Always stay at least one step ahead of what your students are learning
It’s not realistic to expect that you’ll acquire expert knowledge of biology, chemistry and physics overnight. But do try to stay just a little bit ahead of where your students are. They can’t trust you to lead if you don’t know where the group is headed.
These are some good general guidelines for teaching CLIL science. But what are the real nuts and bolts of making a science lesson work in your classroom?
A Few Tips to Get You Started
Here are some practical suggestions for teaching CLIL science on a day-to-day basis in your classroom.
Activate prior knowledge
Start each class with a review of what’s already been learned. Also, look for connections to what your students experience or see every day.
Are you starting a unit about how the body converts food to energy? Begin by having students talk about how they feel after eating certain types of food.
Are you teaching them about marine life? Ask students to share their experiences of exploring beaches during their vacations.
Use this knowledge as a springboard for the lesson or unit, making both the topic and the language more relevant and accessible for your students.
Speak slowly and enunciate vocabulary clearly
Remember, you’re teaching science to language learners. The words you use to convey your lesson are as essential as the lesson itself, so don’t rush over them.
Take your time to go over unfamiliar words, and make sure your students hear them clearly and accurately.
Use visuals as much as possible
Whether it’s a drawing showing the different parts of a plant or a graphic organizer outlining the differences between solids, liquids and gas, make use of visual aids whenever you can. Almost any topic is easier to understand with simple visual cues. Pictures and graphs can be labeled with target language vocabulary to facilitate learning in both disciplines at once.
Provide scaffolding as needed
Let’s be honest: CLIL is going to be challenging for both you and your students.
And the best way to handle a challenge is by offering support when needed, while still knowing when it’s the right time to turn your students loose to study on their own.
While all of these tips are effective for teaching any type of content, they’re essential when covering CLIL science. This rings especially true when paired with engaging activities that put your students in the middle of the learning experience.
Also, you want to make sure that your lessons are easy to relate to. One way you can teach CLIL science in a way that’s fun and easy to understand is by bringing FluentU into the classroom. This way, students can improve their practical language knowledge through interactive exercises and real-world content taken from popular movies, songs and television shows. As such, your students will receive a balanced education that allows them to speak about everything from science to pop culture confidently and more accurately.
Activities to Enhance Your CLIL Science Lessons
But what kinds of learning exercises work best? Here are two ideas that you can use to bring your CLIL science lessons to life.
Interview a scientist
Microsoft’s unique “Skype a Scientist” platform makes it easy for you to invite an expert in any field from any part of the world into your classroom to speak. Interviews take the form of a 30-60 minute Q and A session. Your “visitor” can give you a unique view of their research, as well as offer further insight into their language and culture.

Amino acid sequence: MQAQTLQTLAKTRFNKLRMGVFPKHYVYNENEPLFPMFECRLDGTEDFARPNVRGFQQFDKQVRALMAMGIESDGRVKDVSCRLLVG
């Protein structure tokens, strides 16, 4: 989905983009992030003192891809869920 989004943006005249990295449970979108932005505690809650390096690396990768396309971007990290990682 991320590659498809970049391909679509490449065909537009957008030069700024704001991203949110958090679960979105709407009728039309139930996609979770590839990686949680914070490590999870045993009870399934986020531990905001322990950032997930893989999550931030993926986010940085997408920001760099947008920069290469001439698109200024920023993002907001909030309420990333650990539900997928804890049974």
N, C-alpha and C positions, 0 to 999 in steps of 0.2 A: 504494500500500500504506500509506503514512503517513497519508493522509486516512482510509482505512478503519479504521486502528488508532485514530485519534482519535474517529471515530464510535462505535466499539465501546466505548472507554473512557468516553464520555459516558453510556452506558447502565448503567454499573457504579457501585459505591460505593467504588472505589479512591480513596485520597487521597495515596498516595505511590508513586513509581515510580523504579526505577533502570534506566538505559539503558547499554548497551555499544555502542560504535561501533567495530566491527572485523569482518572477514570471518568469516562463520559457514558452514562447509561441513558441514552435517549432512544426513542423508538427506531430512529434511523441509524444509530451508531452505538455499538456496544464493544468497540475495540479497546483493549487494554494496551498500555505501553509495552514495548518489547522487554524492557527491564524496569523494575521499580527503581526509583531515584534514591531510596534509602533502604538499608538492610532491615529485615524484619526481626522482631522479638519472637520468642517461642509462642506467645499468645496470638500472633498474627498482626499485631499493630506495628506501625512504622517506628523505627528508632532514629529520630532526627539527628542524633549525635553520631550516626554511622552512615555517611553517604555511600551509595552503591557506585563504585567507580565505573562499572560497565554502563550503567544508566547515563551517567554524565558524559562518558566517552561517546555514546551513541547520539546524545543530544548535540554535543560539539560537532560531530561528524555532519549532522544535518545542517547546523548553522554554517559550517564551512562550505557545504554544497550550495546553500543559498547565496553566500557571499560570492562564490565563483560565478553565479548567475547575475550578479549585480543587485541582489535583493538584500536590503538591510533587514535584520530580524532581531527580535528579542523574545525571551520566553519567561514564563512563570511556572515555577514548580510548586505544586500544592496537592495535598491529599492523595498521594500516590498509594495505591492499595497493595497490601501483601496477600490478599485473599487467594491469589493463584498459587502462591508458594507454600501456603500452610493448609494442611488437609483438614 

Use graphic organizers and worksheets
As you may already know, many students are visual learners. They learn better with photographs, charts, tables and drawings than with verbal or written explanations.
In language teaching, you already utilize this knowledge by presenting vocabulary through body language, video and images. In science, visual learning can be presented with the help of graphic organizers.
Graphic organizers allow your students to organize new information in a visual way. For example, they can box things together in categories based on whether they are plants/animals, or solids/gases/liquid. Or they can create a Venn diagram, allowing them to instantly see similarities and differences among objects or ideas.
Filling in a graphic organizer gives students ownership in visualizing and organizing their new knowledge. By doing this, key vocabulary can be easily combined with scientific concepts.
Resources You Can Use
Of course, if you don’t have much experience in teaching CLIL science, you might feel overwhelmed at the thought of finding good resources. Don’t worry; we’ve got you covered.
Here are a few helpful online resources for teaching science to language learners.
Platforms for CLIL collaboration
You can find support and inspiration from fellow CLIL educators on these online platforms:
- Collaborative Learning Project disseminates materials from teachers all over the world, in a variety of disciplines.
- This CLIL science Facebook group gives you the opportunity to chat and share ideas with other teachers of CLIL science.
- Search #CLIL on Twitter for examples, materials, articles and ideas to incorporate in your language classroom.
Lesson planning resources
- One Stop English CLIL Science may be created for English teachers, but its resources can be easily tweaked to fit any target language.
- Network 2 CLIL Lessons provides reading passages and activities in PDF format. These can at least give you ideas when creating your own lessons for your target language.
Looking for helpful worksheets that can be modified to accommodate your target language? Check out:
- MacMillan Inspiration offers units of worksheets on healthy eating, ocean life and physics.
- iSLCollective provides a variety of activities for learning about the environment.
- SCRIBD offers several hands-on activities for primary grades.
With all these great ideas and resources, there’s nothing to hold you back!
So go forth and conquer the classroom using CLIL science.
If you liked this post, something tells me that you'll love FluentU, the best way to teach languages with real-world videos.